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An Oracle White Paper November 2010 Enhancing Oracle Database Performance with Flash Storage 1. Introduction Flash Memory: Performance and Price Characteristics Performance Implications...6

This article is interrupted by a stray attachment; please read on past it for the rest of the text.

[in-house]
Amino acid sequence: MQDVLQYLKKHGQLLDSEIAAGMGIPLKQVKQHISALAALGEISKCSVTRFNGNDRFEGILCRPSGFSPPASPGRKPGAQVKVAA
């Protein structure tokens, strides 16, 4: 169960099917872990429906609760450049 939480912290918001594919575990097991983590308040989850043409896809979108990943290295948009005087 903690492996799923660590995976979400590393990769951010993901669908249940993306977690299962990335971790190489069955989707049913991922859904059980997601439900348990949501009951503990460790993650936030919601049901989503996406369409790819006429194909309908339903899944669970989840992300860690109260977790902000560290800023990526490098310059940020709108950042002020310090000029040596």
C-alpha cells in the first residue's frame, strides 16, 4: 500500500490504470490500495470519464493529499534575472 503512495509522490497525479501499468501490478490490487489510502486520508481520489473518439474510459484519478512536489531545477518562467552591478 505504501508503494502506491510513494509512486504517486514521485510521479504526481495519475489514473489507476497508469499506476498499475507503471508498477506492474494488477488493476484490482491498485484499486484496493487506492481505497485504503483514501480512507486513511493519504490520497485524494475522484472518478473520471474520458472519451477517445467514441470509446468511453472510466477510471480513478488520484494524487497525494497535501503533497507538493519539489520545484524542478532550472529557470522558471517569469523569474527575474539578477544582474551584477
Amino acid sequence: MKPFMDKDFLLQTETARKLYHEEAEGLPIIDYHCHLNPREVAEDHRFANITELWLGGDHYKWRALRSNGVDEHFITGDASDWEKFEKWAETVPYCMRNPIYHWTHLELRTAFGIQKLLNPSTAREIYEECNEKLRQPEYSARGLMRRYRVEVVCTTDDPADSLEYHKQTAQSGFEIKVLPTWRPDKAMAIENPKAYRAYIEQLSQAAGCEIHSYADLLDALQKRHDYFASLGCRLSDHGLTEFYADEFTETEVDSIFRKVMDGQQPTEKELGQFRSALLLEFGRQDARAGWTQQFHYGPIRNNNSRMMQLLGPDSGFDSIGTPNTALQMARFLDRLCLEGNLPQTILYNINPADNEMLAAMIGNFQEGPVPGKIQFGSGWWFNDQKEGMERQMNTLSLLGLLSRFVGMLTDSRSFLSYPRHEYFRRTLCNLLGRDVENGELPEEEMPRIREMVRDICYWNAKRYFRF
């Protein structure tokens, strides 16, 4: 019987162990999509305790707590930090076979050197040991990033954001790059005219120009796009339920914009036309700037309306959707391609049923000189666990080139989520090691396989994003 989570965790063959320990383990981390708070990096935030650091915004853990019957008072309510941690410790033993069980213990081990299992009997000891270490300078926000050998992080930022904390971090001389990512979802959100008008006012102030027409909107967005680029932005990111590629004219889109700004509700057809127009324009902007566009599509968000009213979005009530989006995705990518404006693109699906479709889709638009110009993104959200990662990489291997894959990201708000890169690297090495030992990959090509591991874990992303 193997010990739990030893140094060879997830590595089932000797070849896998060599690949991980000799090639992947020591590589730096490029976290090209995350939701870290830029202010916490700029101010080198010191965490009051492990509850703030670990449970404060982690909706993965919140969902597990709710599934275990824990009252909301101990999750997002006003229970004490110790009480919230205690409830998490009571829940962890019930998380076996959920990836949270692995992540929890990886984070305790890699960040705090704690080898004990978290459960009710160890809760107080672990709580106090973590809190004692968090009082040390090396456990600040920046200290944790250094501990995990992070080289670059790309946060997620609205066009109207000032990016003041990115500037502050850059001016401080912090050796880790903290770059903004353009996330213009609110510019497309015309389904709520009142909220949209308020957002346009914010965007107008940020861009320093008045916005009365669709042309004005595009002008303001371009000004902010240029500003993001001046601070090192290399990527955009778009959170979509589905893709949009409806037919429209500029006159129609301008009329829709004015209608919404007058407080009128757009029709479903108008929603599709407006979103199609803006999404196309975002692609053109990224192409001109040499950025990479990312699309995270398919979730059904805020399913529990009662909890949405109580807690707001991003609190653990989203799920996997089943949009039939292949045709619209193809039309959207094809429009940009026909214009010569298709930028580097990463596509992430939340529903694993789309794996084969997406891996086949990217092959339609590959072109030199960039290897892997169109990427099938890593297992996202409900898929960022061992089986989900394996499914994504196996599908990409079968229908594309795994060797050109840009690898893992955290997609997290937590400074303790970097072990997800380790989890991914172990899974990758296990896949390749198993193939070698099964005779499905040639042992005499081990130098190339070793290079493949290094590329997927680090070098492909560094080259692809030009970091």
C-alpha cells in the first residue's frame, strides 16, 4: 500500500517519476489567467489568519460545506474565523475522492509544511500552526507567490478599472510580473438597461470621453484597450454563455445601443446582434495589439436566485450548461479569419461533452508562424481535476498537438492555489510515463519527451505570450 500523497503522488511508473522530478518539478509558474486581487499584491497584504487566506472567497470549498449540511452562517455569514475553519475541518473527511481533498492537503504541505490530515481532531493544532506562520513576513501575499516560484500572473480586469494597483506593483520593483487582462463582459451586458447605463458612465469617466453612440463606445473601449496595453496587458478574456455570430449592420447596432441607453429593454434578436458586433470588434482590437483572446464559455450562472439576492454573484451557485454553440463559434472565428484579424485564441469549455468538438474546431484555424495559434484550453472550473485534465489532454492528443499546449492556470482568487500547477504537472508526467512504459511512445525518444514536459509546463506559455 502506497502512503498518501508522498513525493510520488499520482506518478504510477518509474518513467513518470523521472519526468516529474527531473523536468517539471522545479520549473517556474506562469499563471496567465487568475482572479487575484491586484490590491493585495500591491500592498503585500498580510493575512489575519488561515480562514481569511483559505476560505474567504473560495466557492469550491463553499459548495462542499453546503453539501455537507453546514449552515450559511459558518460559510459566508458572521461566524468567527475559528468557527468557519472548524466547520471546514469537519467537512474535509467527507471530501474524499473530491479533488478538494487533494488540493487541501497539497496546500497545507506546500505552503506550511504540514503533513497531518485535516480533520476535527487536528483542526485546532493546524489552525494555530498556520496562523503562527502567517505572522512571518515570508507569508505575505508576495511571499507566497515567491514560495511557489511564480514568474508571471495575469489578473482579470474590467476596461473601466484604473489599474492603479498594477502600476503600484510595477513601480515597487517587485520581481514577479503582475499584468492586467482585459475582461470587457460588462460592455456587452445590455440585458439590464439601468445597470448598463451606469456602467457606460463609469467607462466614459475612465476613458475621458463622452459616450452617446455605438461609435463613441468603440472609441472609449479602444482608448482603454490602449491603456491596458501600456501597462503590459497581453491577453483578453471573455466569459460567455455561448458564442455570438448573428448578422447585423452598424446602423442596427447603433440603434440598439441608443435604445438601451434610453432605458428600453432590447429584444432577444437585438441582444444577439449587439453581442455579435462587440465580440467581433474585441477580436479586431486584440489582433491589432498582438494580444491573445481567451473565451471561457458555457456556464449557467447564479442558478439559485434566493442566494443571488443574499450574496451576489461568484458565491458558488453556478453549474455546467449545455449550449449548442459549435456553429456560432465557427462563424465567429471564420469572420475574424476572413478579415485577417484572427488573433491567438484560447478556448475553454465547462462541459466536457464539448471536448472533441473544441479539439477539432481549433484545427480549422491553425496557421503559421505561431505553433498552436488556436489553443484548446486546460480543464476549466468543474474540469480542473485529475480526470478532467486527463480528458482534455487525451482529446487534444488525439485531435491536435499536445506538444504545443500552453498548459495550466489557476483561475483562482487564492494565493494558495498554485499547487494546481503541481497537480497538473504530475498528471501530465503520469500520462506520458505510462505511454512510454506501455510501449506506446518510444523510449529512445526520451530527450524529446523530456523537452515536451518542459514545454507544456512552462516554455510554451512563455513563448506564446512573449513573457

An Oracle White Paper November 2010 Enhancing Oracle Database Performance with Flash Storage 1. Introduction Flash Memory: Performance and Price Characteristics Performance Implications Price-Performance Implications Hardware Configuration Software Environment and Configuration Flash Storage in Decision Support Environments Flash Storage in OLTP Environments OLTP Workloads Oracle Database Redo Logs on Flash Storage Read Only Workloads Read-Write Workloads Flash Storage and Database Maintenance Database Loading Index Creation Database backups Database Recovery Conclusions...24 Acknowledgments...25 Appendix A...26 Appendix B...28 Endnotes...30 Enhancing Oracle Database Performance with Flash Storage 1. Introduction In the last year or two, enterprise class flash storage devices have entered the marketplace. One of the high end examples of such devices is Oracle's Sun F5100 Flash Array (hereafter just F5100.) The F5100 provides impressive raw I/O performance when compared to conventional disks. For example Table 2.2 shows that small I/Os (8K) on an F5100 are about an order of magnitude faster than small I/Os on 15K SAS disks and that large I/O's (1MB) are about 3 times faster on an F5100 than on SAS disks. Intuitively, these types of I/O advantages, should translate into serious performance gains for Oracle database applications when conventional disks are replaced by F5100 devices. In this paper it is shown how, and under what circumstances, this will occur. The focus of the paper is on three Oracle application areas on-line transaction processing (OLTP) characterized by transactions which retrieve and update just a handful of rows decision support (DSS) characterized by queries that scan very large numbers of rows database maintenance tasks which include such diverse activities as database backup and recovery, index creation and database loads It will be seen that in each of these areas, the use of F5100 flash devices for database storage can improve overall performance by as much as a factor of 4 or 5, or by as little as just a few percent. The wide variations show that flash may not speed up all applications. 1 The degree of improvement seen with any particular application depends upon certain characteristics of that application. For example if an application consumes almost all of the I/O channel bandwidth in a disk-based configuration, replacing disk with flash will provide little or no performance benefit. In addition to investigating the use of flash for database storage, the use of flash for redo logs is also considered. The guidelines for optimizing performance with flash-based redo logs will turn out to be somewhat different than those for database files. As stated above, the approach of this paper is to investigate the performance implications of replacing all conventional disks in an Oracle database with flash devices. Prior studies of flash in the Oracle database environment have looked at performance improvements resulting from mixed flash and conventional disk configurations. For example, studies the use of flash for Oracle indexes, with tables stored on conventional disks. Oracle also has the capability of using F5100's as a cache for the Oracle SGA. More information on this approach can be found at: 2 The organization of the rest of the paper is as follows: Section 2 compares some of the underlying characteristics of flash and disks. Sections 3 and 4 describe the configurations used for the tests that were performed. Section 5 discusses how the use of flash storage can improve query performance in decision support environments. Section 6 does the same for OLTP environments. Section 7 describes how the use of flash can speed up database maintenance operations. Section 8 summarizes the conclusions In addition, there are two appendices which show the SQL statements used for all the tests. 3 2. Flash Memory: Performance and Price Characteristics Flash memory is solid state (i.e. all electronic), non-volatile storage with performance and price characteristics lying somewhere between DRAM and conventional spinning (magnetic) disks. It should however be noted, that not all flash is the same. Bulk storage flash devices display wide performance and price differences, based on the specifics of their implementations. At the very low end is consumer flash, found in digital cameras, MP3 players, memory sticks, and the like. In the mid range are flash devices which have form factors resembling disks or HBA cards. These are suitable for high performance PCs and even some datacenters. At the very high end are multi-terabyte units with performance as much as an order of magnitude greater than the best conventional disks. These units are designed for enterprise-level computing systems and have much higher reliability specifications than the lower end devices. This paper is concerned only with this latter type of flash, and specifically focuses on the Oracle's Sun F5100 Flash Array. The F5100 has a capacity of 1920 GB or almost 2TB in a 1 U enclosure. It is comprised of up to 80 DIMM like cards, called flash modules. Table 2.1 summarizes general performance and price-performance differences between F5100 flash modules and SAS 15K disks. Table 2.2 shows more detailed performance comparisons between the two types of devices. Many of the measures listed in these tables are elaborated upon in Sections 2.1 and TABLE 2.1: DISK AND FLASH PERFORMANCE AND PRICE/PERFORMANCE COMPARISONS PROPERTY DISK (15K SAS) F5100 FMOD 1 Capacity (GB) random IOP read/sec (8K) 7 ms avg response time ,600 3 random IOP write/sec (8K) 8 ms avg response time ,000 4 MB/s sustained sequential read MB/s sustained sequential write $/IOPS (8K reads) $/MB/sec (sequential read) Watts (W) amortizing enclosure wattage W/reads/sec (8K reads) $/GB (price/capacity) TABLE 2.2 RANDOM I/O CHARACTERISTICS FOR F5100 FLASH MODULES VS. SAS DISKS AVERAGE SERVICE TIMES (MS) FOR RANDOM I/OS SINGLE F5100 FMOD (WITH D10R) SAS 143 GB 15 K DISK 1 user 2 users 4 users 8 users 16 users 1 user 2 users 4 users 8 users 16 users 8 K read K write MB read MB write SUSTAINED THROUGHPUT RANDOM READS (WRITES) PER SEC SINGLE F5100 FMOD (WITH D10R) SAS 143 GB 15 K DISK 1 user 2 users 4 users 8 users 16 users 1 user 2 users 4 users 8 users 16 users 8 K read K write MB read MB write Performance Implications Table 2.2 shows some of the performance advantages of the F5100 compared to SAS 15K disks small I/Os are about an order of magnitude faster on the F5100 than on a SAS disk large reads are about 3 times faster on the F5100 than on a SAS disk large writes are about 1.5 times faster on the F5100 than on a SAS disk 6 Table 2.2 also shows that the F5100 has similar latencies for small random reads and small random writes the latency of large random (sequential) writes is about twice that of large random (sequential) reads These results suggest that F5100 based storage should easily out-perform disk performance for most Oracle workloads. One of the generally held perceptions about flash storage devices is that writes are much slower than reads. This has led many to believe that flash is not an appropriate technology for write intensive applications. While this perception is certainly true about writes to the underlying NAND chips that many flash storage devices are constructed from, enterprise level flash devices have been designed, through various mechanisms, to compensate for the inherent NAND write performance limitations so as to achieve excellent write, as well as read, performance. This is seen at the pure I/O level in Table 2.2. It will also be seen at the Oracle level throughout this paper, in that many of the example workloads which benefit from the use of flash, do both reads and writes. Thus one should not automatically avoid using flash with write intensive workloads. 2.2 Price-Performance Implications The disk industry has traditionally pitched the cost of storage in terms of $/GB (Table 2.1 line 10). Whereas this made sense in the past, when disk capacities were much smaller than they are today, currently, other metrics turn out to be more meaningful. For example $/IOPS or $/MB/sec (depending on workload) are much better metrics for making price/performance comparisons than $/GB. This is because disk capacities have grown so dramatically, compared to disk performance, that many customers only use 5-10% of the capacity of each disk in order to get the proper number of spindles to meet performance objectives. These alternate measures show that conventional storage costs are much higher than they initially seem, and in some cases, even higher than flash storage costs (Table 2.1 lines 6 and 7) [1]. The low power consumption of the F5100 (Table 2.1 line 8), implies that the use of F5100 based storage will also yield very significant operational cost savings, coupled with performance improvements. 7 3. Hardware Configuration All of the reported measurements were made on two identically configured (except for storage) Sun SPARC Enterprise M5000 servers (hereafter just M5000). Each M5000 had 128GB of main memory and was running Oracle Solaris 10 9/10. One of the servers was configured with 6 x Oracle's Sun Storage J4200 Arrays (each with 12x 146GB 15k RPM SAS disks), referred to as the disk configuration in the rest of the paper and the other was configured with 1 x F5100 Flash Array (60 x 24 GB flash modules), referred to as the flash configuration in the rest of the paper Each M5000 had a single I/O unit with a total I/O channel capacity of approximately 2 GB/sec. In each configuration, Oracle's Sun StorageTek 2540 Array (hereafter just SS2540) was used for the Oracle database redo log. The SS2540 was also used as the Oracle backup device for the backup tests. A number of tests were also done with the flash-based redo logs. The M5000 is a 8 socket server with 4 x 2.5GHz SPARC VI cores per socket. Since this much CPU power would totally overwhelm the available I/O subsystem, only 2 of the 8 sockets where enabled. This resulted in much more balanced systems from the standpoint of CPU power and I/O capability. However, the conclusions derived from these smaller configurations should also apply to larger CPU and storage configurations, as long as the I/O and CPU subsystems are balanced. 8 4. Software Environment and Configuration All experiments were performed using Oracle 11g R2. Raw devices, as opposed to UFS or ZFS files, were used for all database tablespaces and redo logs,. The only exceptions were for the ZFS based redo log experiments performed with the flash configuration. The same database schema, based on a subset of the TPC-H schema [2], was used for both the disk and flash configurations. The TPC-H database contains historical sales data of a hypothetical enterprise that ships orders, of various kinds of parts, on a worldwide basis. Although the TPC-H schema was developed for a decision support benchmark, OLTP operations can be performed on the schema as well. The queries and transactions used for the various workloads reference the following tables [3]: orders with columns (o_orderkey, o_custkey, o_orderstatus, o_totalprice,... ) lineitem with columns (l_orderkey, l_partkey, l_suppkey, l_linenumber. l_quantity,...) customer with columns (c_custkey, c_name, c_address, c_nationkey, c_acctbal,...) nation with columns ( n_nationkey, n_name, n_comment,...) A complete description of the tables can be found in the TPC-H Benchmark Specification. The total size of the raw data loaded into the database tables was approximately 90 GB. To keep things on a level playing field, each workload was painstakingly tuned to take full advantage of its respective storage configuration. 9 5. Flash Storage in Decision Support Environments Decision support type queries typically scan large amounts of data, and usually, consume significant CPU resources and I/O channel bandwidth. In addition, such queries generally return aggregate, as opposed to detailed, data. The following questions, whose answers can be found in the subset TPC-H database described above, are typical decision support type queries (the SQL statements for these are shown in Appendix A): R1: What is the maximum discount anyone has ever received? R2: What are the total revenue breakdowns for each country? R3: How many orders were placed in each month? R4: How many urgent orders were there in each country? R5: What was the total revenue for all orders requesting airmail delivery on Dec ? R6: How many orders, of each priority type, were received on July ? R7: How many hazardous items have ever been shipped? Each of these queries was executed in parallel mode. The response time was used as the metric to judge performance. The response times are shown in Table 5.1. As is readily seen, the use of flash resulted in response time improvements for all 7 queries. However the degree of improvement varied over a wide range. In some cases (e.g. R5 and R6), flash provided a substantial benefit, whereas in others (e.g. R3 and R7), flash provided a very small benefit. The reasons for the variations become apparent after studying the resource consumption patterns of each query. For example, the disk version of R7 consumed an average of 1900 MBPS (megabytes/sec) of I/O bandwidth. Since the total I/O channel capacity for the system is about 2000 MBPS, there is at most another 5% of bandwidth that can be squeezed out of the system. The flash version of R7 did manage to consume a little bit of the slack, which accounts for the roughly 2% observed performance improvement. With Query R3, the CPU was severely bottlenecked in the disk configuration; average CPU utilization was almost 90%. Thus the maximum benefit that could occur with the substitution of faster storage devices is 10%. This is indeed what did occur. Queries R3 and R7 illustrate a fundamental theorem from queuing network theory, which says that the throughput of a system, comprised of a network of queues, cannot be increased by reducing the service times of non-bottleneck resources, if at least one of the resources is saturated, i.e. operating at nearly 100% utilization [4]. Queries R5 and R6 experienced the most improvement with use of flash. Both of these queries had an average read size of about 32K bytes. Thus I/O channel capacity was nowhere near saturation. 10 Instead, read access time was the most important consideration. On the disk configuration, the average service time for the reads was about 28 ms; on the flash configuration average service time for the reads was only 4 ms. Under these circumstances one would expect a large performance gain by replacing disk with flash, which is indeed what occurred. Similar considerations can be used to explain the reasons for the flash improvements seen, not only with the remaining queries, but with virtually all kinds of other decision support queries. TABLE 5.1: FLASH VS. DISK PERFORMANCE FOR SINGLE USER DECISION SUPPORT QUERIES QUERY DISK CONFIGURATION: FLASH CONFIGURATION: FLASH IMPROVEMENT QUERY RESPONSE TIME QUERY RESPONSE TIME (PERCENT) (SECONDS) (SECONDS) R % R % R % R % R % R % R % 11 6. Flash Storage in OLTP Environments OLTP type transactions are characterized by lightweight client-server interactions which use minimal CPU resources and access small numbers of rows. Single SQL statements transactions, with known I/O characteristics were used to simulate various OLTP environments. This methodology is sound in that the SQL statements which were used are, in effect, the building blocks of more realistic workloads. For each storage configuration, each of the simple transactions were run repeatedly, by an increasing number of users, until the throughput reached a peak. The throughputs and response times were then tabulated and compared. 6.1 OLTP Workloads To simulate read-only environments three different read-only transactions were used. Each was implemented via a PL/SQL stored procedure whose source is shown in Appendix B. 1. oltp_readonly1 randomly selects a single row from the orders table using an index. The Oracle caches are set up in such a way so that index is fully cached, but that the orders table is not. The table, uniqueorders, is a fully cached table that translates integers in the range, 0 to 150,000,000, to actual order_keys (which have gaps). uniqueorders is not part of the TPC-H database; it was invented to avoid dealing with non-existent order keys. As a result of the described caching mechanisms, oltp_readonly1 is guaranteed to always perform exactly one physical read, once the workload acheives its steady state. 2. oltp_readonly2 This is just like oltp_readonly1, except that it randomly selects 2 rows from orders. In the process, it always performs exactly 2 physical reads. 3. oltp_readonly4 This is exactly like the previous two, except that it selects 4 rows from orders and does exactly 4 physical reads. These three transaction types are representative of many actual read-only OLTP environments seen in production applications. To simulate the behavior of read-write environments, a single update transaction was used. It was implemented by a PL/SQL stored procedure, whose code is shown in Appendix B. 12 oltp_readwrite This updates a single randomly selected row in the orders table. Using the same caching mechanisms described above, it was arranged to do exactly one physical read and one physical write (plus whatever fraction of a redo write occurs as a result of group commits). Since typical OLTP applications tend to perform as many reads as writes, the flash benefits shown for oltp_readwrite are likely to be representative of actual customer OLTP workloads. 6.2 Oracle Database Redo Logs on Flash Storage One of the more interesting questions concerning the use of flash storage is its value for Oracle redo logs. It turns out that the answer is not black and white, but rather depends upon the characteristics of the workload under consideration. For the flash storage configuration, four sets of update transaction results are provided. One set uses an SS2540 as the redo log device and the other 3 use various flash based options for the redo log. The main complication with using the F5100 for redo logs arises from an inherent feature of the F5100; namely, the performance penalty for writes which are not aligned on 4K boundaries. The penalty is illustrated in Table 6.1 which shows both sequential and random write latencies for various write sizes. There are two details from Table 6.1 that should be emphasized. First, the penalties for misaligned random writes are much greater than for misaligned sequential writes of the same size. Second, as write sizes increase, the misalignment penalties (in percentage terms) decrease dramatically, especially in the sequential case. Since all database writes in Oracle are aligned on 4K boundaries (as long as the default block size is at least 4K), using flash for database tablespaces should never result in slower performance due to misaligned writes. Redo writes however, are only guaranteed to fall on 512 byte boundaries [5]. Redo writes also have a quasi-random access pattern when async I/O is employed. These two properties contribute to performance degradations for some workloads. Data illustrating this is shown in Table TABLE 6.1: 4K ALIGNED AND MISALIGNED WRITES TO F5100 FLASH MODULES WRITE SIZE (BYTES) AVG. SERVICE TIME SEQUENTIAL CASE (MS) AVG. SERVICE TIME RANDOM CASE (MS) **4096** **8192** **16384** **32768** **65536** ** ** Values surrounded by ** are multiples of 4K 6.3 Read Only Workloads The following 3 tables compare flash and disk performance for read-only OLTP workloads. Table 6.2 shows the disk-flash throughput and response time comparisons for oltp_readonly1. Tables 6.3 and 6.4 show the analogous comparisons for oltp_readonly2 and oltp_readonly4. All 3 tables show that at lightly CPU utilized levels the use of flash storage provides significant performance benefits up to 8